Is Stock Market Correction Normal ?
Since the start of 2018, the stock market has experienced higher levels of volatility than we’ve seen before. The result has been in many headlines or news highlighting the downfall of a strong market and how much the market cap has been wiped out in such a short period of time. It’s left many people wondering if this is normal and healthy, or a sign of worse things to come?
For me, it is normal for the markets to experience a short-term drop in prices, typically followed by a long-term advance. Those are the facts.
The complexity of available financial products is contributing to this unusual volatility. In recent years, the financial services industry innovates by creating new and complex products such as Options/ Future / CFD / DLC that track everything from market volatility to price speculative. These leverage products/derivatives give “investors or gambler “ entirely new ways to “trade or gamble” on the market. I am sure the market will tend to be more volatile due to these “trading “ products and avenue. As such we will need to understand the “market correction “ and volatility to avoid excess trading or end up selling due to panic/emotion.
Two very good articles/advice from The Mootly Fool :
A stock market drop doesn't mean it's time to panic. Here are six things you should be aware of when it comes to stock market corrections.
Worried about the stock market's volatile drop? The Oracle of Omaha's wisdom can guide you through it
From the below chart, you can see that market has experienced or gone through many crises since 1985 ( 33 years ), 9 crisis level of corrections with more than -20% and many less than -20% kind of correction. Investing during a crisis will really make much difference in your overall ROI as compare to your peers or other investors, as mentioned before, I am really “lucky” that I could take advantage and invest more during GFC in 2008/09 that improved my ROI tremendously.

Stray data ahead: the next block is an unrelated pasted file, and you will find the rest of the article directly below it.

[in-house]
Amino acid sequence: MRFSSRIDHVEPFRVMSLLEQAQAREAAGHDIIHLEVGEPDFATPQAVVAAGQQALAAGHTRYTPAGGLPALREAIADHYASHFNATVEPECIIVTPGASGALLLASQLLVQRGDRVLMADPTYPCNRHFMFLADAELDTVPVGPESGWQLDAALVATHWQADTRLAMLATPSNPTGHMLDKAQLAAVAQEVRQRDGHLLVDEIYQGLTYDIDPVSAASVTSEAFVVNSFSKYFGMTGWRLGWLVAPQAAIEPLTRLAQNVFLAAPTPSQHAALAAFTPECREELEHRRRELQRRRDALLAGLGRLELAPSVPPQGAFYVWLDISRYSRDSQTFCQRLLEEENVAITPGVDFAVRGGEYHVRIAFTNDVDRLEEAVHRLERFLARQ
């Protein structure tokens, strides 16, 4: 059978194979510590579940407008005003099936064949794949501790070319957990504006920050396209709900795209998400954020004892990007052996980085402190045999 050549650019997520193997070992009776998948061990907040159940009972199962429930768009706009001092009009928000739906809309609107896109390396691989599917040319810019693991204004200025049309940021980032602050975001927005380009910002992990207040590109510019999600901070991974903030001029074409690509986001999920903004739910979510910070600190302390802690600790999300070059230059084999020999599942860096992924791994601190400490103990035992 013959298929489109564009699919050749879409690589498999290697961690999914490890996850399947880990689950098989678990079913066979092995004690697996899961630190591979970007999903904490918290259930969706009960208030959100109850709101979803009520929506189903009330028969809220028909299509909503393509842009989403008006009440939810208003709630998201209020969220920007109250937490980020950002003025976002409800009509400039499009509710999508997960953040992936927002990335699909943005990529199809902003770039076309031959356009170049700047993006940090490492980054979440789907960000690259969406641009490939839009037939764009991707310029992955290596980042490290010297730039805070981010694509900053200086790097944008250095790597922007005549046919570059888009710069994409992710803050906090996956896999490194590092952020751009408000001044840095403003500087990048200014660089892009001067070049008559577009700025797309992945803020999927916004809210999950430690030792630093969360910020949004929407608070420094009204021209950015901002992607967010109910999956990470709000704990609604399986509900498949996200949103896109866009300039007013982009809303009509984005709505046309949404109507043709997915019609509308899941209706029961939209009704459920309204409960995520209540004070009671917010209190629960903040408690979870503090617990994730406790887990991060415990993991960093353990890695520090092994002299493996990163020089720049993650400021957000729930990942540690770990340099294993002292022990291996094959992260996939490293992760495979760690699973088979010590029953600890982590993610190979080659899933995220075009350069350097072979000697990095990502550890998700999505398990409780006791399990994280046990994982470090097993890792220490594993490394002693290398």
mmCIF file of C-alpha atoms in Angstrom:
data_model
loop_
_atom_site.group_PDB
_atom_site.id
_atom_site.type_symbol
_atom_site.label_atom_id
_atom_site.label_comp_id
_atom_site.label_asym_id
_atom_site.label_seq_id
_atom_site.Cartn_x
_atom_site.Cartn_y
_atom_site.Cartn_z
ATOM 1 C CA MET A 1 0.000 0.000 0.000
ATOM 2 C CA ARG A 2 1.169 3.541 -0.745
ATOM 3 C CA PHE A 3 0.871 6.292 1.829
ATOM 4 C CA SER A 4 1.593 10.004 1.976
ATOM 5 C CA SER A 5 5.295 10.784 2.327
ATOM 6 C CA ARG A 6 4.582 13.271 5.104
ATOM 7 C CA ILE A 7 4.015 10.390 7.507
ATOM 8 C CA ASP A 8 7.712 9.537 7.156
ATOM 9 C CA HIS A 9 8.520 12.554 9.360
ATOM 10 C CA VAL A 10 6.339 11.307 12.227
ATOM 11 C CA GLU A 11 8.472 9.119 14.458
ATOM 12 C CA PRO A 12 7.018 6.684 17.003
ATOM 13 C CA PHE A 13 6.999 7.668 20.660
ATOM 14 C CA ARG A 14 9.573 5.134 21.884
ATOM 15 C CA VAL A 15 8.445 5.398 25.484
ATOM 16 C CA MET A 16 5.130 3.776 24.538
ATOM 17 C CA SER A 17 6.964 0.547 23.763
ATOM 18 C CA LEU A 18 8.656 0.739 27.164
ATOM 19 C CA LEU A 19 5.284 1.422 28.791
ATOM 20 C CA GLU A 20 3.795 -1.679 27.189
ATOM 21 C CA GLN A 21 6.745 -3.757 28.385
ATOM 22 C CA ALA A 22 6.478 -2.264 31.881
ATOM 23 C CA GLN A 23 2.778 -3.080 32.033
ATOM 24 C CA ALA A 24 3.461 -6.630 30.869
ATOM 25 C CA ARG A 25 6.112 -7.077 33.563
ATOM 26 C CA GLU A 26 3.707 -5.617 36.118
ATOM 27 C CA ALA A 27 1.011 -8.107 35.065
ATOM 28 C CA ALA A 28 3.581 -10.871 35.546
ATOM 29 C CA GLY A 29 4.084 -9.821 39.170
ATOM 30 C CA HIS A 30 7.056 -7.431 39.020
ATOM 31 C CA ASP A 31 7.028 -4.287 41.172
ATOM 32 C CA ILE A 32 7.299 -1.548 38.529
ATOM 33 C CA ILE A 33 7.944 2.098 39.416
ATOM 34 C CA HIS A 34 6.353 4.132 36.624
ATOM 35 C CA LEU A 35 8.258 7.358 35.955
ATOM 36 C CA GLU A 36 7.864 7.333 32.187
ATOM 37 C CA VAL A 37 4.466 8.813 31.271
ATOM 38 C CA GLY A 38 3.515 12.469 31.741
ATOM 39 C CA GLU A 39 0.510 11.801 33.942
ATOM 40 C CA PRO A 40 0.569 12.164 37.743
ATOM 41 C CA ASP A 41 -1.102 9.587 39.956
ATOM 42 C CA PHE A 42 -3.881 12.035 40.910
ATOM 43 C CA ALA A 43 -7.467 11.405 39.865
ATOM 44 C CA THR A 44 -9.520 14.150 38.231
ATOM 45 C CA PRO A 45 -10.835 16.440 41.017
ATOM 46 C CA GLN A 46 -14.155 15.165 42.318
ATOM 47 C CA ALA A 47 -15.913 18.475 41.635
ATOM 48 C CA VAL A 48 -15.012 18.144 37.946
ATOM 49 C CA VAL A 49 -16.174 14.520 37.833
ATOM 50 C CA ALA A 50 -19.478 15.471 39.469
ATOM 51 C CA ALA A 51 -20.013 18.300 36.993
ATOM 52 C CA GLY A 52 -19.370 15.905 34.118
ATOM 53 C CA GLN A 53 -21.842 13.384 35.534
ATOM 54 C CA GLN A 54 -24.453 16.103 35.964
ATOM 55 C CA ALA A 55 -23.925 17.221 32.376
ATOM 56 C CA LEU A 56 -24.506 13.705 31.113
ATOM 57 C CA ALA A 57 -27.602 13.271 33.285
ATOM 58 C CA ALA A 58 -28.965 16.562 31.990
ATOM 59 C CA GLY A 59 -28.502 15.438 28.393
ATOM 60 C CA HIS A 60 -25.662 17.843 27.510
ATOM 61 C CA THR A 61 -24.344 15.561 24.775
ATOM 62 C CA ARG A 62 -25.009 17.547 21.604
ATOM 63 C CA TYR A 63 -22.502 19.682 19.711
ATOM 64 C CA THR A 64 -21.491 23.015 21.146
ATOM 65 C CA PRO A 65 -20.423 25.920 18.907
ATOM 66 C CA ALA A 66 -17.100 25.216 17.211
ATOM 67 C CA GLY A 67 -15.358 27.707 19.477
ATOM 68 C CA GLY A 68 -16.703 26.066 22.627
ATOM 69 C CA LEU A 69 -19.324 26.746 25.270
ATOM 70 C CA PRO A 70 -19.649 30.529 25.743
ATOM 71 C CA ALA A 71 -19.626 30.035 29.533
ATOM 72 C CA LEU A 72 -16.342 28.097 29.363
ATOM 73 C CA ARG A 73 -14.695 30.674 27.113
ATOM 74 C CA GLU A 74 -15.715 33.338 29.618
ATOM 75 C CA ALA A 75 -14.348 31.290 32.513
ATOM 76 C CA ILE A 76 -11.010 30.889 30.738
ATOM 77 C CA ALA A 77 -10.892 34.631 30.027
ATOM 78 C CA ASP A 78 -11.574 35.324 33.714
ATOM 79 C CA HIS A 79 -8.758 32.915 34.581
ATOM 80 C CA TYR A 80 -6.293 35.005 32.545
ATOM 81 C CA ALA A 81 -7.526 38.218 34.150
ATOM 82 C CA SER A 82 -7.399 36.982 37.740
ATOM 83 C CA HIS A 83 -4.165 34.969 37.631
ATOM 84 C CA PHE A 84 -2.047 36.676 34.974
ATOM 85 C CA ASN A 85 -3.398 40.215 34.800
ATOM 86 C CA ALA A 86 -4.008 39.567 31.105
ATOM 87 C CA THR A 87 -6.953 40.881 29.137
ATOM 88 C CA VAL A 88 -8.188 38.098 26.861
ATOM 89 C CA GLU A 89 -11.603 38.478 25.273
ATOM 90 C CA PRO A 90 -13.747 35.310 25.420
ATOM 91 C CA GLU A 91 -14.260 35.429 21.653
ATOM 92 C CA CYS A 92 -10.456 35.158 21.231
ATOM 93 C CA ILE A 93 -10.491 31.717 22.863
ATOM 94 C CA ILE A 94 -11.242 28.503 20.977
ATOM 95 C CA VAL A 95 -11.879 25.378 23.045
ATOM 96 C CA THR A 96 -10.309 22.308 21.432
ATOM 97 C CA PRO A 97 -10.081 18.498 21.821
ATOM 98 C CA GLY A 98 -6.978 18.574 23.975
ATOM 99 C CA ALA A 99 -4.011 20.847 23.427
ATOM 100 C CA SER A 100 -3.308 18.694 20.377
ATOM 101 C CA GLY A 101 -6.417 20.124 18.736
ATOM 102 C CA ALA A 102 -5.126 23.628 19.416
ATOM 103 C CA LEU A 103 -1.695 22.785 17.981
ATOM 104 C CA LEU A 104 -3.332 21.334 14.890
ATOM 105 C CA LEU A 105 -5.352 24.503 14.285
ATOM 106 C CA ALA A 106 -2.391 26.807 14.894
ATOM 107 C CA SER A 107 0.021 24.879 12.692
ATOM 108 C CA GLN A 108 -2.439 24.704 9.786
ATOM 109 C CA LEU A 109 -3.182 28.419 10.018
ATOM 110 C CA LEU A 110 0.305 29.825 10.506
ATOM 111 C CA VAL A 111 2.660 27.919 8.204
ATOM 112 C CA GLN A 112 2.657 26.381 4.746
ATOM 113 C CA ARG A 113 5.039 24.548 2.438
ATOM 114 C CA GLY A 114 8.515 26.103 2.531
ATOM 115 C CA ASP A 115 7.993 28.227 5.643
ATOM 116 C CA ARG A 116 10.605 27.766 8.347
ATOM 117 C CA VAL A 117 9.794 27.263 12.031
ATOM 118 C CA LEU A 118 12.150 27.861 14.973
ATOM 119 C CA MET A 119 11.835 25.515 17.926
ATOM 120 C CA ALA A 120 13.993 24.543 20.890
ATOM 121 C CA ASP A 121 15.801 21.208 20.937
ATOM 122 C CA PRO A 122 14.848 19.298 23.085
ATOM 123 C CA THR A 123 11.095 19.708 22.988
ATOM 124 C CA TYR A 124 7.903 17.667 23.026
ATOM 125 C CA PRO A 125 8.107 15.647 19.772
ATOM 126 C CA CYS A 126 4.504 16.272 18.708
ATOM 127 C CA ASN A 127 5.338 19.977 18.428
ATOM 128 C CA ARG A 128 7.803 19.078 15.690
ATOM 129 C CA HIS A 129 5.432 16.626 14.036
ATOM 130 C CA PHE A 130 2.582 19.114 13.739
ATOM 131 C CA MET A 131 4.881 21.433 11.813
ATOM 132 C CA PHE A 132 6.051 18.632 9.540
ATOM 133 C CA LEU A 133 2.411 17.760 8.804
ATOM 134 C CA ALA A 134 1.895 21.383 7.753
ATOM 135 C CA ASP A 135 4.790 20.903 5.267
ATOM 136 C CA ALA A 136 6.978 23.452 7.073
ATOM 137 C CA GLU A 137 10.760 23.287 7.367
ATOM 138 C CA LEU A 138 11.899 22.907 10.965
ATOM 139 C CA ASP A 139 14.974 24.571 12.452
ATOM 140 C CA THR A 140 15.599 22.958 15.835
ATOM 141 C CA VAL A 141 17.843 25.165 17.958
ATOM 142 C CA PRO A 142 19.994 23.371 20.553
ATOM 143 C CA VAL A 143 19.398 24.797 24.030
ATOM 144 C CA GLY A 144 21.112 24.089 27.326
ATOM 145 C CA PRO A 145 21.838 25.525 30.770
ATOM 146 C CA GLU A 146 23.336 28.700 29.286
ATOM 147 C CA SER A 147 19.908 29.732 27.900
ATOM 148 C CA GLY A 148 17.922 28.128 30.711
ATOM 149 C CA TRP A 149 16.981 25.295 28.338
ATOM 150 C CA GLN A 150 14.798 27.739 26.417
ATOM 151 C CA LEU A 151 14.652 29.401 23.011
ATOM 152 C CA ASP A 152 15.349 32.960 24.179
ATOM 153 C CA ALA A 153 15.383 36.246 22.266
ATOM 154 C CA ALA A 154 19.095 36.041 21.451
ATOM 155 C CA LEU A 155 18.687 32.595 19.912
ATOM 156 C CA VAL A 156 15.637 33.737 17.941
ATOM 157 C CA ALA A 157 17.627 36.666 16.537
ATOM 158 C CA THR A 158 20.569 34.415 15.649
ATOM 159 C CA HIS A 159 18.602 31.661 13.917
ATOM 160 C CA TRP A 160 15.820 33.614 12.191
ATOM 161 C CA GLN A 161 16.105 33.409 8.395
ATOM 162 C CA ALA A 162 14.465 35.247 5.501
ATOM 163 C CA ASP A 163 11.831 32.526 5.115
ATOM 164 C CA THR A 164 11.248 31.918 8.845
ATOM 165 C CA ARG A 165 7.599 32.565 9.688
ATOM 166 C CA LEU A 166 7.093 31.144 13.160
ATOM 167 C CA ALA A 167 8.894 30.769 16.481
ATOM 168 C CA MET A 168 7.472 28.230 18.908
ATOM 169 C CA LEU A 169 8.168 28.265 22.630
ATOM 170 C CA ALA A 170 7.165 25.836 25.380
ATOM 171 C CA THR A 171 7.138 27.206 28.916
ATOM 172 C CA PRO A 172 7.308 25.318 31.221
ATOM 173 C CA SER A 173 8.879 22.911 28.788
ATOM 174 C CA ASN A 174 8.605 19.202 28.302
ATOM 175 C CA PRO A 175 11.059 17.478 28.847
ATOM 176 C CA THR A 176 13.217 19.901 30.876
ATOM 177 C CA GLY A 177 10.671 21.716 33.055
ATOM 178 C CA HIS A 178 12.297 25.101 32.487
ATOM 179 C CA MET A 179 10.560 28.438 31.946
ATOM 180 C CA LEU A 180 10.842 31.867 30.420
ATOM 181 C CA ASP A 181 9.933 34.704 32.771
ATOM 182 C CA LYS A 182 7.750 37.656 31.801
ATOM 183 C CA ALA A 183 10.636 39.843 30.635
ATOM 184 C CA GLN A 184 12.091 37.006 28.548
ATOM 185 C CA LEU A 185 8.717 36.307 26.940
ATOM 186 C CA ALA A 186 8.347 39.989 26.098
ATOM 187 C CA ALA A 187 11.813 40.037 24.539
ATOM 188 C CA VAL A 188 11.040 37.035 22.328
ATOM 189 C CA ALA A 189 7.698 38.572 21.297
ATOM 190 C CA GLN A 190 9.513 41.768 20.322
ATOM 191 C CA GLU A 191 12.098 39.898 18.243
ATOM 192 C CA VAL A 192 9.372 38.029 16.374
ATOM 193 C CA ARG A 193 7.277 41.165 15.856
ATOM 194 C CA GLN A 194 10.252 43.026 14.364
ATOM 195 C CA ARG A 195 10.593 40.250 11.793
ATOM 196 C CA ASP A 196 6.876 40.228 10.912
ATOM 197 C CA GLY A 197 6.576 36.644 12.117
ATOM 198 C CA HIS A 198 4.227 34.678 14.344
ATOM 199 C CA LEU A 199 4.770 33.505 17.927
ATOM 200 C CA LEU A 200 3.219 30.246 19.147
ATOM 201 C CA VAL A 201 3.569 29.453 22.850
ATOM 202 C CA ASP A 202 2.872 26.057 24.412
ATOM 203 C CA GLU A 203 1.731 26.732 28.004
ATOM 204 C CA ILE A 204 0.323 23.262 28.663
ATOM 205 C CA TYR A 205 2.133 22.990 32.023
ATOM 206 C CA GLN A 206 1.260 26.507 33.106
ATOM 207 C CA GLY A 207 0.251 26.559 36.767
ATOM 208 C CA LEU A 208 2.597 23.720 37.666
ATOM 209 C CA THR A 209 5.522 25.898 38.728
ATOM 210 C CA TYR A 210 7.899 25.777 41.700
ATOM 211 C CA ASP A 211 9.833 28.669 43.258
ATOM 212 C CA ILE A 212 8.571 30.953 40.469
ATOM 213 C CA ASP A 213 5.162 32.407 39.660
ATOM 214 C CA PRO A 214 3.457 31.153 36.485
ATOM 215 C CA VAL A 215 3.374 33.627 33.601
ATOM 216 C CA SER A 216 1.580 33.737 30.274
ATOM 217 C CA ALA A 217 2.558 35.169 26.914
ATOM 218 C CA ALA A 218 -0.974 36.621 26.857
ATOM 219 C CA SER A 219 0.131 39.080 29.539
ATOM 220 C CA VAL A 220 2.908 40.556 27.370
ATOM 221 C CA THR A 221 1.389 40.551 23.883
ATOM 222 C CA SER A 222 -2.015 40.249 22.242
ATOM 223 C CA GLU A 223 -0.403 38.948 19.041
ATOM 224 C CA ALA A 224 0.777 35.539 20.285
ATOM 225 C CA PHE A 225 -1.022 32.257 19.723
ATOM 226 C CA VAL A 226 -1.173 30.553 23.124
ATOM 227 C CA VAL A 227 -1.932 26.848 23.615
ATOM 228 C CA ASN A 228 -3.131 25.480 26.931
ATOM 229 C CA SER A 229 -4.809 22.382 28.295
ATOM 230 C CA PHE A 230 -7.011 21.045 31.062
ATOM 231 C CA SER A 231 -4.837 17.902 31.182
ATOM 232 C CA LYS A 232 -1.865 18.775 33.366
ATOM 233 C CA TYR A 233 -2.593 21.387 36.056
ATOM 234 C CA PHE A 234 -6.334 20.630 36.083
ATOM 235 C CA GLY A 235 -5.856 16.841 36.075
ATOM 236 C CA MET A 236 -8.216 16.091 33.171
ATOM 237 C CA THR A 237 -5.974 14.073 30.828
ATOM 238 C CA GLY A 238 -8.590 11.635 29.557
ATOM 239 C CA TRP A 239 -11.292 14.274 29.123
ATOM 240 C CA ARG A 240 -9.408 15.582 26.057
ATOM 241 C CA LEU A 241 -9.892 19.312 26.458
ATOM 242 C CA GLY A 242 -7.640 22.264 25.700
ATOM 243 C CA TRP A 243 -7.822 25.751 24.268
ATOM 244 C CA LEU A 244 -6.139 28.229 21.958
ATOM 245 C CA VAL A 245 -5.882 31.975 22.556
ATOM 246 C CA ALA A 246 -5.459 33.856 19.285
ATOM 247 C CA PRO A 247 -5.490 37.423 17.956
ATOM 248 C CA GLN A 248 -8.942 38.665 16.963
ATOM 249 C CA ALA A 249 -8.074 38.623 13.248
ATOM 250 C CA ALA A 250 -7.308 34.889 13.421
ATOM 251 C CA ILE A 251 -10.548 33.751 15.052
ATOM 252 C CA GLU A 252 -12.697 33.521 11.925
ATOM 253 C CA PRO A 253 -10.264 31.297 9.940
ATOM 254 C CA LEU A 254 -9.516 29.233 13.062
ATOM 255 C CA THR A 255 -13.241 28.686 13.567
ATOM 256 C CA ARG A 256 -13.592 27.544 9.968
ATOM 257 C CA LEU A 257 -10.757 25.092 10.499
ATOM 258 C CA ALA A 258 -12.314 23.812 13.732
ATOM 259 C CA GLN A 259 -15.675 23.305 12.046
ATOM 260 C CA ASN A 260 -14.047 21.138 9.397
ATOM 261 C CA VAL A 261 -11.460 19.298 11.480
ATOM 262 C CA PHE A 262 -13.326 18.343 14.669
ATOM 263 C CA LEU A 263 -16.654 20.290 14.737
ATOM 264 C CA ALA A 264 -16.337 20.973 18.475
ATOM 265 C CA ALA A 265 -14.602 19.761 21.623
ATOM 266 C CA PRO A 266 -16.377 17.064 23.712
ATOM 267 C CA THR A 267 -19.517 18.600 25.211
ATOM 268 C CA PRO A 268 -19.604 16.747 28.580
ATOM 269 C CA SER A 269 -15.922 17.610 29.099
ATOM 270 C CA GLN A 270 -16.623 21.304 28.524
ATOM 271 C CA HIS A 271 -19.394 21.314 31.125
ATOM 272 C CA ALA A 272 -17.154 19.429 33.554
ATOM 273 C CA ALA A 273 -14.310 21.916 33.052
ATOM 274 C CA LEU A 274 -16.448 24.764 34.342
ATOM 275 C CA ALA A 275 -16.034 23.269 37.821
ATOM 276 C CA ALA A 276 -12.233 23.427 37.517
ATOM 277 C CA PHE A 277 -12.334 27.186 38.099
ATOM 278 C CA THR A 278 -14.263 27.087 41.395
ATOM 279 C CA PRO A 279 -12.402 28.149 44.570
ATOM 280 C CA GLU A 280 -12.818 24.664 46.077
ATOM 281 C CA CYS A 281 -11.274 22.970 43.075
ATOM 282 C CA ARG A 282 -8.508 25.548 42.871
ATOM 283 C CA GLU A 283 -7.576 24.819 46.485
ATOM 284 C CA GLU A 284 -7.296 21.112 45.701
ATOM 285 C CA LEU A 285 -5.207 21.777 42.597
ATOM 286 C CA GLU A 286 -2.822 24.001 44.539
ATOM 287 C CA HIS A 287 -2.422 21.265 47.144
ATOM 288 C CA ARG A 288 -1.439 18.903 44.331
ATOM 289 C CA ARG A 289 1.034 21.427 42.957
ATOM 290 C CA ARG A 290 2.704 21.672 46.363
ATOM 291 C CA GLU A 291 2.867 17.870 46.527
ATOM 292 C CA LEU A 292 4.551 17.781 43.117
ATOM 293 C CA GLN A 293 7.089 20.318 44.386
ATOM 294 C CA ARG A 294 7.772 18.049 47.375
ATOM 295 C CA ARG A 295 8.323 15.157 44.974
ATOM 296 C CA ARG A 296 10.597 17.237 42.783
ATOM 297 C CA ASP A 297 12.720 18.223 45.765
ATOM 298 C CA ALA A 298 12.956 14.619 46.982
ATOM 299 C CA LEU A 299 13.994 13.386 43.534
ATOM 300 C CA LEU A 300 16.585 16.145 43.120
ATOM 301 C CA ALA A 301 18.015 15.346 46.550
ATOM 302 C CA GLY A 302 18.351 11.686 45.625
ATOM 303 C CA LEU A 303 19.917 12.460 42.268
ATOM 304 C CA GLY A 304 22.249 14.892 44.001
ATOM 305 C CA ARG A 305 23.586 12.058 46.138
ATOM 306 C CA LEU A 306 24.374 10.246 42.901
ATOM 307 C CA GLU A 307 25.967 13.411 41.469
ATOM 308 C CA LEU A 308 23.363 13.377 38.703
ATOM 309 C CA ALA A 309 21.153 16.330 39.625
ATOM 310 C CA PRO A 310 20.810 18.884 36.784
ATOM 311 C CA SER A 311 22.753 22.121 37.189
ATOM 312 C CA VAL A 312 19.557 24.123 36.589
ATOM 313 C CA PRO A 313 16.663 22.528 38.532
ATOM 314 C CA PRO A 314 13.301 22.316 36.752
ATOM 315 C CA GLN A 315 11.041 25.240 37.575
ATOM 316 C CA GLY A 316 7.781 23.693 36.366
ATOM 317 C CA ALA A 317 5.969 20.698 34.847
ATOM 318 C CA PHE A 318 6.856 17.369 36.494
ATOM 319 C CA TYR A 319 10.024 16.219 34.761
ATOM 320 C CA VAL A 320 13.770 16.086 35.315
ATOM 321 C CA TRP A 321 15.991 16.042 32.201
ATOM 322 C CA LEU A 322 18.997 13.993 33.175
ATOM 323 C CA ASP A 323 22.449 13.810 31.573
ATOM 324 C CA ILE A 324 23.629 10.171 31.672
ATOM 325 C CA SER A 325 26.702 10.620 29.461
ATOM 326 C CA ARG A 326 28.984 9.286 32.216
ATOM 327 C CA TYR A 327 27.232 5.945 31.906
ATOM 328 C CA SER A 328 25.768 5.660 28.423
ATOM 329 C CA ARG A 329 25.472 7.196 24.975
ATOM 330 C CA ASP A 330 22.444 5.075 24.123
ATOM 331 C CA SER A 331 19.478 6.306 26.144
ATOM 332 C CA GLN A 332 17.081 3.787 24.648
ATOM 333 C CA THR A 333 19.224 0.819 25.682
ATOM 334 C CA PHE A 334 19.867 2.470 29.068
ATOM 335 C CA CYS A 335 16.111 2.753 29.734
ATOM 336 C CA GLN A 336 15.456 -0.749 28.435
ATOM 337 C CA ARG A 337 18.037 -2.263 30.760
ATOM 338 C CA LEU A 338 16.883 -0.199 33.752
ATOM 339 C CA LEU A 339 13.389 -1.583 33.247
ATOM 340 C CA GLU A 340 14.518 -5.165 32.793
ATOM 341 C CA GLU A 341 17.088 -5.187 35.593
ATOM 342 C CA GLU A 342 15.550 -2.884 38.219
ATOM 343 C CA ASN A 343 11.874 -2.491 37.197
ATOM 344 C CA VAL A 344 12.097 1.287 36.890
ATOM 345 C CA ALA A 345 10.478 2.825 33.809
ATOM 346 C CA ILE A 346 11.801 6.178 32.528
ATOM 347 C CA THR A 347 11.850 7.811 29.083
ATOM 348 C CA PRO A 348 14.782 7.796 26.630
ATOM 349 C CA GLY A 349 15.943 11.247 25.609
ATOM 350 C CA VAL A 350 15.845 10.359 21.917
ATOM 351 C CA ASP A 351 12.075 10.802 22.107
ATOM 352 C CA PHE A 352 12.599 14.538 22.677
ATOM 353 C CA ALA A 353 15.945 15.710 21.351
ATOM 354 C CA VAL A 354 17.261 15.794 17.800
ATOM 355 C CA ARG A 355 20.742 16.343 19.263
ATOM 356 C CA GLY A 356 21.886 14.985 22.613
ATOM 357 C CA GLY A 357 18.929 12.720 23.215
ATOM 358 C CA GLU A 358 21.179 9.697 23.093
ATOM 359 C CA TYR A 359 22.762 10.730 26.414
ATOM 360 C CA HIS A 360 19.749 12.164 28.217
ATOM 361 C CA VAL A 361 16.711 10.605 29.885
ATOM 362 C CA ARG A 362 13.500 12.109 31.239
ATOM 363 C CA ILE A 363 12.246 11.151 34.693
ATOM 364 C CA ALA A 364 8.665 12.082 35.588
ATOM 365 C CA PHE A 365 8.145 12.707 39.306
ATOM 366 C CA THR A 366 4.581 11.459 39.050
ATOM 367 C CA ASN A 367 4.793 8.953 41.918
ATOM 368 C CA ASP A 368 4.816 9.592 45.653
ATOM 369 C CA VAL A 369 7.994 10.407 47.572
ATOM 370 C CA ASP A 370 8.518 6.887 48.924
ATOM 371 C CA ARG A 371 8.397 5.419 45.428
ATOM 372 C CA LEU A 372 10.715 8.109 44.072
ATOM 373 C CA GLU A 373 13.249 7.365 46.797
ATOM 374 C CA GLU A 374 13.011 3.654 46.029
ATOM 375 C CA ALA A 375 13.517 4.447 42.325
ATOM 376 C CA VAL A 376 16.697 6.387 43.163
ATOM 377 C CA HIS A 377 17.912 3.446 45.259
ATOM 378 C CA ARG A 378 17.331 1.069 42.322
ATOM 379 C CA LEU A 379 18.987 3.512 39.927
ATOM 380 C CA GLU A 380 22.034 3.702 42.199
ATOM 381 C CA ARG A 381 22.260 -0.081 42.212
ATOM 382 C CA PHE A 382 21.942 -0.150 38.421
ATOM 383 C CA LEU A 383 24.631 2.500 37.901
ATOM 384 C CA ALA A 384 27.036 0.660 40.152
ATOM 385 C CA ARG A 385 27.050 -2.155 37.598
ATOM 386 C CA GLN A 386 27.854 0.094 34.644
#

One should not fear a crisis , in fact, should love it and invest more during the crisis. Here I am not talking about 10-20% kind of market correction, you don’t sell all your stocks if market having correction of -10%, of course, you may try to nimble a bit but keep most of you war-chest intact for a major crisis.
Even during the last 2 crisis after GLF (ie European Debt Crisis (2011) & Emerging market and O&G (2015), I deployed some of my war-chest but not all.
For recent market correction of around 10%, I didn’t do much on my portfolio except for some minor adjustment of composition with some in and out on certain sectors or stocks. I am still counting on the dividend I receive quarterly, which is much needed to cater to my monthly expenses. In might be too extreme to go all out or in due to such small correction, unless you are a “traders “ who try to take advantage of “market volatility or swing “.
Nobody really knows what will happen to market from now onward, it may continue to drop by another 10-20 % as market volatility due to trade war which still persists and entangle, but remember that Volatility not equal to Risk.
Last year was a really good year for most investors ( including me ) with a double-digit return, but we must be realistic that: 人无千日好，花无百日红
As of writing, STI’s return was 0.2% since Jan 2018 and I am performing worse than that with -0.4% due to more investment in REITs in my portfolio. REITs will continue to form a major part of my portfolio as I need the “stable and more predictable” income to meet my monthly expenses. My target of adjusting REITs to 50% of my total portfolio almost done and I look forward to accumulating more growth/value stocks in the next crisis.
1St Quarter 2018 will end soon and I am looking forward to the announcement of financial result from companies I vested and of course the expected: Dividend to be collected . Stay tuned for my next update.
## Related Link :
Quote Of The Day:
"Stock market goes up or down, and you can't adjust your portfolio based on the whims of the market, so you have to have a strategy in a position and stay true to that strategy and not pay attention to noise that could surround any particular investment." John Paulson